38.9 MPG considering the recent winter about what I expected and that it is so performant that I drive it like a Porsche and not like a Prius.
 

·
Registered
Joined
·
10 Posts
Mike: great write up of your likes & dislikes, thanks! . I'll be replacing my '15 Subaru Outback with a hybrid in about a year - R4, CRV & Kia Sedona are in the running. I hope someone on this CR-V site will take the time and effort to do a similar comprehensive write up for the CR-VH
 

·
Registered
Joined
·
192 Posts
And keep in mind the Rav4 hybrid is going to come out with a Prime version in the next 6 months that is plug-in and about 50 HP more powerful. When that comes out under current conditions is an unknown. And they will have huge dealer markups at first is being predicted. But at least some tax rebate. Pricing not available yet. All this while gas is cheap makes a rational decision almost impossible.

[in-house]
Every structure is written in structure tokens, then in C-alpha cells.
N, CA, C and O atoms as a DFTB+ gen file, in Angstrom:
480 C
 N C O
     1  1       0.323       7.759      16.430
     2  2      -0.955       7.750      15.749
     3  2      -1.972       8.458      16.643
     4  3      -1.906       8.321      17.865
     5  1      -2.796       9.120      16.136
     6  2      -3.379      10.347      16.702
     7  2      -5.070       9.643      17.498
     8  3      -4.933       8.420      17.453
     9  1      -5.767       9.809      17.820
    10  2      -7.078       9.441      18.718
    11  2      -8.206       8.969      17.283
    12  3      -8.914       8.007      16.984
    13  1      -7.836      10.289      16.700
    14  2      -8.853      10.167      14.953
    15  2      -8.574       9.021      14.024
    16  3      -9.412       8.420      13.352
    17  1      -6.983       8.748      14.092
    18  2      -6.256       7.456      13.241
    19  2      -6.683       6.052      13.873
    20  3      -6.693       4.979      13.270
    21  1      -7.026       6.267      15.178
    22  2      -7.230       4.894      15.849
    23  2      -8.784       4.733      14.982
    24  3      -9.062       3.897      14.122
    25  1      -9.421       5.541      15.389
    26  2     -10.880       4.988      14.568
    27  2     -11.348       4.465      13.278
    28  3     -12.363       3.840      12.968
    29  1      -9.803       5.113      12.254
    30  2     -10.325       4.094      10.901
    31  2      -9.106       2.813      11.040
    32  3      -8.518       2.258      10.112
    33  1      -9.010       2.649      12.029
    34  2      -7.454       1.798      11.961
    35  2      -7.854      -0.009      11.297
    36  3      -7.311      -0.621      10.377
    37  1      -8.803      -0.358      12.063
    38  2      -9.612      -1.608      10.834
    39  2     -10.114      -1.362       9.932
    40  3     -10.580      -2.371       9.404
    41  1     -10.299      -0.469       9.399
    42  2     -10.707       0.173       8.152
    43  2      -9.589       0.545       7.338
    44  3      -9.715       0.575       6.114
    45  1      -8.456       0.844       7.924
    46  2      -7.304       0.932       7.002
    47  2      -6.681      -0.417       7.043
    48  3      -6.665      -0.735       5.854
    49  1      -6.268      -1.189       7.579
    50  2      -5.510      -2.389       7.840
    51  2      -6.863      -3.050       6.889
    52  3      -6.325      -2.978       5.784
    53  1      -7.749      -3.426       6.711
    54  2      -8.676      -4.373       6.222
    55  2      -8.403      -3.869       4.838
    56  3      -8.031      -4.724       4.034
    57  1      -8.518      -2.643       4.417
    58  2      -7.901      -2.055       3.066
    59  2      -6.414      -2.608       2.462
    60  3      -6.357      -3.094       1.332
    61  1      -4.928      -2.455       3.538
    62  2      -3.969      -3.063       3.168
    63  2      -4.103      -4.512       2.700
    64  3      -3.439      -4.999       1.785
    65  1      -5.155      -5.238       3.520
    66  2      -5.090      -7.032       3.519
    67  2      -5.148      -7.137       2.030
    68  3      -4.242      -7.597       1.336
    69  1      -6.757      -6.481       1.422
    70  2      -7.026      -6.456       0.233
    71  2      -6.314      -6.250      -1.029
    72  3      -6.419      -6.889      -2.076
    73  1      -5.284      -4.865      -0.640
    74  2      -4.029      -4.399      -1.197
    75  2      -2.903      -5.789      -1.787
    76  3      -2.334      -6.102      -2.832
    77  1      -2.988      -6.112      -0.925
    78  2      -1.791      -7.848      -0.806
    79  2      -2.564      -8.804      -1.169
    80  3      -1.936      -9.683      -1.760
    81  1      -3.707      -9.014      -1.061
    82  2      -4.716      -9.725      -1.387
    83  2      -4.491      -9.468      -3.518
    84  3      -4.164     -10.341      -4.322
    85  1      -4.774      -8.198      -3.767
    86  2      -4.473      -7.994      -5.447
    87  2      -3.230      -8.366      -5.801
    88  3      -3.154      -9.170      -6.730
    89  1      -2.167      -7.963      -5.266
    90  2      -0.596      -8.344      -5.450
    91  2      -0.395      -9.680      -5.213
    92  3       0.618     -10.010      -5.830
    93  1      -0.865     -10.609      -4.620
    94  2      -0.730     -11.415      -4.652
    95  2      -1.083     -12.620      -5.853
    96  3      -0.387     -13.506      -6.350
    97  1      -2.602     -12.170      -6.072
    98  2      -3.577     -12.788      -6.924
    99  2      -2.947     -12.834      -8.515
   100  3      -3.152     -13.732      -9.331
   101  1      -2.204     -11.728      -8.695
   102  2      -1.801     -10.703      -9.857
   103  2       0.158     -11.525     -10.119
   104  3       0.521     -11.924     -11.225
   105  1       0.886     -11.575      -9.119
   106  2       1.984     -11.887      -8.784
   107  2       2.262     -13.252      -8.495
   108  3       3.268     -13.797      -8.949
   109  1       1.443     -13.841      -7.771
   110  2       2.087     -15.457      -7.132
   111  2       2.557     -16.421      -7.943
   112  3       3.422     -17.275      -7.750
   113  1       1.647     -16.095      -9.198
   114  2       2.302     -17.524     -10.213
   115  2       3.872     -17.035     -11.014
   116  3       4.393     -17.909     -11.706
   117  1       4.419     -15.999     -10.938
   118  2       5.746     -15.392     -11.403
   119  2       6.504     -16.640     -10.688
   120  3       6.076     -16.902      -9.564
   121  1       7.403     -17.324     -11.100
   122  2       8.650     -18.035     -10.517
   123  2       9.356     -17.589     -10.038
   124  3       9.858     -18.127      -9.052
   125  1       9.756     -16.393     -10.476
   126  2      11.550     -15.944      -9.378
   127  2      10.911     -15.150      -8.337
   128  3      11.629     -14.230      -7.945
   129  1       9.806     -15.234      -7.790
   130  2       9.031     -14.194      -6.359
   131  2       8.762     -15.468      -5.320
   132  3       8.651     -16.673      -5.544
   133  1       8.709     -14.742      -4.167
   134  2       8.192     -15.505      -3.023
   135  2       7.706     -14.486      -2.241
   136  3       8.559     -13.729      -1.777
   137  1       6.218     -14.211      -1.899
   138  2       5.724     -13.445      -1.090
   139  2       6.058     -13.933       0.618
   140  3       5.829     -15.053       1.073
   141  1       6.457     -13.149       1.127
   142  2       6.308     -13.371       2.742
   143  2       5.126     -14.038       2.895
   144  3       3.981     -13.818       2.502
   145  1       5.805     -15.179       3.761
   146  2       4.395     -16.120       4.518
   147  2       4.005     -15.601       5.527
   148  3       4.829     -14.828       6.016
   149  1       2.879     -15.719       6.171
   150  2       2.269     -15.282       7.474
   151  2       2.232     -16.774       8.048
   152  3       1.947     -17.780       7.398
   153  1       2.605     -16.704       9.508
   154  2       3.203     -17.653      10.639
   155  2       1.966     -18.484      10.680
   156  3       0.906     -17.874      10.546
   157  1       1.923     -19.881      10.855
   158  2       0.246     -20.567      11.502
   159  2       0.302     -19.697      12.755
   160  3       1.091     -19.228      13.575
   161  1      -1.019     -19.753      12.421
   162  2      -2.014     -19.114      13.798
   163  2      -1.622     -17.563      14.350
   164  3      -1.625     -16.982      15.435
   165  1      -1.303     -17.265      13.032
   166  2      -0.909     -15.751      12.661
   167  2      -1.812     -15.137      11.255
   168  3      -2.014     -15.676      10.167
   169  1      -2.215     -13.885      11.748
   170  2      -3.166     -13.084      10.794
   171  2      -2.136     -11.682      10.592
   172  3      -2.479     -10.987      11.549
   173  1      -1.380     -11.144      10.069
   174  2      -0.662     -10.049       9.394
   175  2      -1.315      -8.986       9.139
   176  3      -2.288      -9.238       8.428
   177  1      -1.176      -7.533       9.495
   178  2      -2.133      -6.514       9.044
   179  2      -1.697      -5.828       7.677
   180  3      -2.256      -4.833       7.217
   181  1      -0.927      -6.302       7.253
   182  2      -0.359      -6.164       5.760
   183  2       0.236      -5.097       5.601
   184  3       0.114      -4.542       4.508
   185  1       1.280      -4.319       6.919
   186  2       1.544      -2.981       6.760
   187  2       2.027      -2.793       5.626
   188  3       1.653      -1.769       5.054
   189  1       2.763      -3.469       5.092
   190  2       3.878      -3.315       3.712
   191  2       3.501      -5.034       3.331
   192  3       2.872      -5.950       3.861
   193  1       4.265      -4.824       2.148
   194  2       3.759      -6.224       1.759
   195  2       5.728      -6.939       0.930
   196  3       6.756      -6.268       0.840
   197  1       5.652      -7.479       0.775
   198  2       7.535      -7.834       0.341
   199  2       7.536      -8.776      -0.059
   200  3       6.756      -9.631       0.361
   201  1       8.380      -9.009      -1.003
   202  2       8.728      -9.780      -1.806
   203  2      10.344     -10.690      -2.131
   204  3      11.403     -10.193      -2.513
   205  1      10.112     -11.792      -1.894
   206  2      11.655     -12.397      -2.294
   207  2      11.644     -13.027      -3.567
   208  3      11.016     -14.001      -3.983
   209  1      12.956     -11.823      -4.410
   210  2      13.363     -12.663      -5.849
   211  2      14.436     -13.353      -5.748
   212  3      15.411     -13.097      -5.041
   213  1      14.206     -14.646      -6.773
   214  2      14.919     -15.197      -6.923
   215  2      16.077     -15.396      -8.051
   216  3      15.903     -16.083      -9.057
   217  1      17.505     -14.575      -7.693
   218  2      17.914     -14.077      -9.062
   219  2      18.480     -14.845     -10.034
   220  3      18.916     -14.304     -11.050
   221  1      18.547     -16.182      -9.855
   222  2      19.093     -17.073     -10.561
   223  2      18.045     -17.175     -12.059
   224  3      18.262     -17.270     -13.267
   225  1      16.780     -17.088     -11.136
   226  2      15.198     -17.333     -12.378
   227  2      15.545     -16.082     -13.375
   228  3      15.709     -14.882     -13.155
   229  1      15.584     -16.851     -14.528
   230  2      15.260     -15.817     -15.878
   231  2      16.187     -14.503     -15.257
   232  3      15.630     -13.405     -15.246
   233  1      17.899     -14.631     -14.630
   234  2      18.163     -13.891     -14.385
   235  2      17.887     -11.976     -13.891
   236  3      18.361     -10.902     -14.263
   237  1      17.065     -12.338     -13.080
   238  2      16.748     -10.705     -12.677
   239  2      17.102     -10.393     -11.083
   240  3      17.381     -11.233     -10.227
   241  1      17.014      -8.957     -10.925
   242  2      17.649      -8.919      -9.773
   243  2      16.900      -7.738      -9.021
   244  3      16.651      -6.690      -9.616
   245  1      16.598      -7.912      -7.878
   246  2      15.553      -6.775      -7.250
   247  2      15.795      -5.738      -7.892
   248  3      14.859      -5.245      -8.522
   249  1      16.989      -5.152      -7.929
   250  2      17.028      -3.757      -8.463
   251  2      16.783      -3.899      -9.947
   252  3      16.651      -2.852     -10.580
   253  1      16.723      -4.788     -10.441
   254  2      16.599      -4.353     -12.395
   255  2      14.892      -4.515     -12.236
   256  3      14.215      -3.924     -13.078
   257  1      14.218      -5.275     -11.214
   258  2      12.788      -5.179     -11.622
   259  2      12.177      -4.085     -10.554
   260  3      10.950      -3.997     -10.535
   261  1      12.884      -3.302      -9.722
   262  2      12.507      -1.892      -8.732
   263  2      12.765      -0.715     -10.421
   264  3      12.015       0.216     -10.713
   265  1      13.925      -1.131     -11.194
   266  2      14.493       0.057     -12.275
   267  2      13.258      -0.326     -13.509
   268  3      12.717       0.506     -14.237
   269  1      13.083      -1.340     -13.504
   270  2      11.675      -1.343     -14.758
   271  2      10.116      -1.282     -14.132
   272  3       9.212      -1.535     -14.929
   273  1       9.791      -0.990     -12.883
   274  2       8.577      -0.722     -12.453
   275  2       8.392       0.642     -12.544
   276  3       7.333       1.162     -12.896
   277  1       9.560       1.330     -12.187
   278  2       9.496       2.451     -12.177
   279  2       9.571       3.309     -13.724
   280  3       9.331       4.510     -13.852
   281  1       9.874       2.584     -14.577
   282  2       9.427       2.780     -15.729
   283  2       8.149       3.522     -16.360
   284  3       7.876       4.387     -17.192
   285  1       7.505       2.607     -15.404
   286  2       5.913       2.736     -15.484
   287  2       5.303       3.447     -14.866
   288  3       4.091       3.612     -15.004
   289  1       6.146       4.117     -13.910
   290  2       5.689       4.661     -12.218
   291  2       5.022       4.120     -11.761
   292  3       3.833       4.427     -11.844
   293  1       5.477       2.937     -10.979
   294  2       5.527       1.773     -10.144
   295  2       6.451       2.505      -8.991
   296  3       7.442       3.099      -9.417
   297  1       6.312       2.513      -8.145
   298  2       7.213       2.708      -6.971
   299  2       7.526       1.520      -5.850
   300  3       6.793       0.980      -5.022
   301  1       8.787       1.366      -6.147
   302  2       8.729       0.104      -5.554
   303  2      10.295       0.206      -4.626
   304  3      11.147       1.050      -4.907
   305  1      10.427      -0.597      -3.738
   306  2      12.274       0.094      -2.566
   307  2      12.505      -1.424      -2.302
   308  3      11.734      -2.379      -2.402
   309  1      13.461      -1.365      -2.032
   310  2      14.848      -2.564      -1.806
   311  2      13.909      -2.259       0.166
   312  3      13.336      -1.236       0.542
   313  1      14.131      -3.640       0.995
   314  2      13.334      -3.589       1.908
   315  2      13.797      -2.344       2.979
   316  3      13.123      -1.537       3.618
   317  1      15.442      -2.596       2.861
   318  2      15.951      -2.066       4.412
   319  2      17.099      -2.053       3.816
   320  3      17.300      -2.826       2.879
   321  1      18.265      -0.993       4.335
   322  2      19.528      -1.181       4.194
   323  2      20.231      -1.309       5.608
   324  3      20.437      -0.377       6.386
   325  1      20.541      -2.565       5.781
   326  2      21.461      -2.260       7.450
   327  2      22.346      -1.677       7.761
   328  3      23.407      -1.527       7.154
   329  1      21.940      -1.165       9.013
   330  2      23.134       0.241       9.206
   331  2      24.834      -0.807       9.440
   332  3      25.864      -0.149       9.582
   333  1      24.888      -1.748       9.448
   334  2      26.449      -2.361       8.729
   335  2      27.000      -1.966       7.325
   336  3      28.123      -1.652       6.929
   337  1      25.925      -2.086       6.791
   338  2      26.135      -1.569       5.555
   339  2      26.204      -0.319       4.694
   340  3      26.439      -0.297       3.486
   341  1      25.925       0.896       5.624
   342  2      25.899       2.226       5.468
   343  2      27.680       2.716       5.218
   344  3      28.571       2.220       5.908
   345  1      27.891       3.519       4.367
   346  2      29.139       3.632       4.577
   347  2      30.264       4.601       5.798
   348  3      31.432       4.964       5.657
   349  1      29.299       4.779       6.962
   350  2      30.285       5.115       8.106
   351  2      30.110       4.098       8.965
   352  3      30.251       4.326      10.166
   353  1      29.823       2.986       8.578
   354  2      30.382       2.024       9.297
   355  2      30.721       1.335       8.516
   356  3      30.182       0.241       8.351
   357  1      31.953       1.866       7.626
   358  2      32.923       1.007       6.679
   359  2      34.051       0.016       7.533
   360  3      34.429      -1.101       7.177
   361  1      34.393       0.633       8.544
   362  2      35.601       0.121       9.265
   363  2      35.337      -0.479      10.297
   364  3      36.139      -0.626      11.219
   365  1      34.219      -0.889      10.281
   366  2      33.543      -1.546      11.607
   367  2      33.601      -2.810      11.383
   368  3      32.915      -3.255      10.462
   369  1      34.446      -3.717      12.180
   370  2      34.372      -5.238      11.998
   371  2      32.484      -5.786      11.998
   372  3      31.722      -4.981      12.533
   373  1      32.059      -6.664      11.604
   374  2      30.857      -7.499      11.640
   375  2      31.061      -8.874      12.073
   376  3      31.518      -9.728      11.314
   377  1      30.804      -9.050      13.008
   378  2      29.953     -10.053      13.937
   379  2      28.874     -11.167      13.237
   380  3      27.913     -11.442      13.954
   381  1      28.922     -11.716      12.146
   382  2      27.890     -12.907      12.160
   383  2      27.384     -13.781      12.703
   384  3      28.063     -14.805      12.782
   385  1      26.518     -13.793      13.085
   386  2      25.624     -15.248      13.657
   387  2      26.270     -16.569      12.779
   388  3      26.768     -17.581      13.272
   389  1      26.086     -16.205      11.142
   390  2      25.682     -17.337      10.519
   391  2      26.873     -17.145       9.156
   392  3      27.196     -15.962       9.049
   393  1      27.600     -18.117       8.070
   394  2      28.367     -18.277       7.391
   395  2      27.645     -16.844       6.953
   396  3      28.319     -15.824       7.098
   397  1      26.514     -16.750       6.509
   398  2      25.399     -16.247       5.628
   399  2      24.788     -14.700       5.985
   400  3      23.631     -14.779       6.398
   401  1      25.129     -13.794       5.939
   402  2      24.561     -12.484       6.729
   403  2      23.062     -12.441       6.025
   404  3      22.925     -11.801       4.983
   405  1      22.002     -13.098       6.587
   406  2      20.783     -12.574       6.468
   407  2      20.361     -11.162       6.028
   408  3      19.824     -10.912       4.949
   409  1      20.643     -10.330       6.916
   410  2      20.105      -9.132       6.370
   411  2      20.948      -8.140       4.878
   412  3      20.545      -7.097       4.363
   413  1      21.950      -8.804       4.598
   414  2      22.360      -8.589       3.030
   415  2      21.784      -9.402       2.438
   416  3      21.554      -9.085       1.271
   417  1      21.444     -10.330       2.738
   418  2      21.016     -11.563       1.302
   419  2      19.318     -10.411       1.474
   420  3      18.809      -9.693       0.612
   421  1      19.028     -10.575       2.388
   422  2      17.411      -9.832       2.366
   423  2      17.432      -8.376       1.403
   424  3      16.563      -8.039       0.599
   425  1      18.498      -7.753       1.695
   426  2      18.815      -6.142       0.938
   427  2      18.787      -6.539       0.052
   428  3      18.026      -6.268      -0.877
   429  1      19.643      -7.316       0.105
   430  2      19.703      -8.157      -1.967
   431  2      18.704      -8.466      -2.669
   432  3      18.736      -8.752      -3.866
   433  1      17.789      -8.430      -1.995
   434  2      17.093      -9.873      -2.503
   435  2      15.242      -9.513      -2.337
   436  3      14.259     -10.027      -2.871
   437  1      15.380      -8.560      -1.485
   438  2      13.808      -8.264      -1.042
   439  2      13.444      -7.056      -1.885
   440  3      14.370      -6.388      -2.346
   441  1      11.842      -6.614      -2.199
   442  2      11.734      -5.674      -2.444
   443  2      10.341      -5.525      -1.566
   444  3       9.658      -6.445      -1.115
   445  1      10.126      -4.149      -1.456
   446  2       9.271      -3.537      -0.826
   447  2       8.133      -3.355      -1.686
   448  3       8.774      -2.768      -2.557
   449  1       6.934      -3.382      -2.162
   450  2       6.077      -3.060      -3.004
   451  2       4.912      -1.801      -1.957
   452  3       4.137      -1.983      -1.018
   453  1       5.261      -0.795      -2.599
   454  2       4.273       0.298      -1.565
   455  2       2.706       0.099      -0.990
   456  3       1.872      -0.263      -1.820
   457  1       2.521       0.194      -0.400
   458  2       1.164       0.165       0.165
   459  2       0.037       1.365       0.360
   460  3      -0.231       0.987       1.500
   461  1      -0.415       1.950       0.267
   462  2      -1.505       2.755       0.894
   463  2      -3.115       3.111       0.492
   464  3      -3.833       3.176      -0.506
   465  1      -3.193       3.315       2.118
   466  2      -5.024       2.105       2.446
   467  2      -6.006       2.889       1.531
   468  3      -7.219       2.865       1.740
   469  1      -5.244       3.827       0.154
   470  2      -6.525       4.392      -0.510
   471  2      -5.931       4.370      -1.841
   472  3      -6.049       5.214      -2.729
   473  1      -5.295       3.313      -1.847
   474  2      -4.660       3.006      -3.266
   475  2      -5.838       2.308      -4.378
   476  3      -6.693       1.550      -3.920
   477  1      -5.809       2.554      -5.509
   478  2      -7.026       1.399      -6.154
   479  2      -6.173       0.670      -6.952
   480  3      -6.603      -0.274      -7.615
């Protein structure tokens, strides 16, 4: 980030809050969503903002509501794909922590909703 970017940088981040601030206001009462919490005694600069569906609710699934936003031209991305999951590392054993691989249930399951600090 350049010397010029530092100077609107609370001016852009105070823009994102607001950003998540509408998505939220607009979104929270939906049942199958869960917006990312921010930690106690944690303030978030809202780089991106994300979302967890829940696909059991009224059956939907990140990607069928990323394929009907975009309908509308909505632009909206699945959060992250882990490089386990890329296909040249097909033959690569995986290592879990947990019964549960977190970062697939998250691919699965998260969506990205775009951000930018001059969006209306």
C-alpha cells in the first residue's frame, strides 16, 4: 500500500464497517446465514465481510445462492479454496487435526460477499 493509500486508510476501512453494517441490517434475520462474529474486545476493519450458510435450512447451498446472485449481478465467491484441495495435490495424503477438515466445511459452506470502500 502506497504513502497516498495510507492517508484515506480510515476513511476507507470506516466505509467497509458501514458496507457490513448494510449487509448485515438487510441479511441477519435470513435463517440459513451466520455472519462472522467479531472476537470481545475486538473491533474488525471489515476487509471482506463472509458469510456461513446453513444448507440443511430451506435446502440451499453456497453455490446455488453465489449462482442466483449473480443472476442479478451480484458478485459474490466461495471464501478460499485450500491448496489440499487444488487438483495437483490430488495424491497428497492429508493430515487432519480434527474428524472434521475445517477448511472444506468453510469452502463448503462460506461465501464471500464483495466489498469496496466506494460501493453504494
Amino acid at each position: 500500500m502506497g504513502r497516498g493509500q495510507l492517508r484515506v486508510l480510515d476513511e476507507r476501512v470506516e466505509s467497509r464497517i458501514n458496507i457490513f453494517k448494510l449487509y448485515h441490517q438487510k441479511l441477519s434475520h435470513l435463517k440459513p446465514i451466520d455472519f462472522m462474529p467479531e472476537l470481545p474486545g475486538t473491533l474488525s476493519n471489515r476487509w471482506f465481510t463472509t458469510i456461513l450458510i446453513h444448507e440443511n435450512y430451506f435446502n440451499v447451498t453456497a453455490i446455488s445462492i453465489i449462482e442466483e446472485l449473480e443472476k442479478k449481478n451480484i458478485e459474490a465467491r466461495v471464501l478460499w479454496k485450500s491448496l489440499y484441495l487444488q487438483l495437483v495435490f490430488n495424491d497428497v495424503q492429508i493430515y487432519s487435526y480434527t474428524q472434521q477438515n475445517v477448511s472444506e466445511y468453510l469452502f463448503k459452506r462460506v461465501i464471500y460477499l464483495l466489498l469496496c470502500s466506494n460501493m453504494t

·
Registered
Joined
·
1 Posts
besides comparable fuel economy between crv and rav4, there is one big difference,
crv in town is basically an electric car, which power source is petrol engine, while battery is only covering short periods or slow acceleration/cruising. That has major influence on smoothness of the ride. The delayed petrol help for power is a minus, same as it sometime noticeable noise, but on other side, you never charge that thing with a cable.

and for those who admire plug-in hybrid, you need to remember,
-on electric only, their acceleration usually is only "fine",
-to compensate initial extra cost it will need 4-8 years, by that time relatively small battery will be safely over 2000+ charging cycles. meaning its capacity degrade noticeably if not end of life.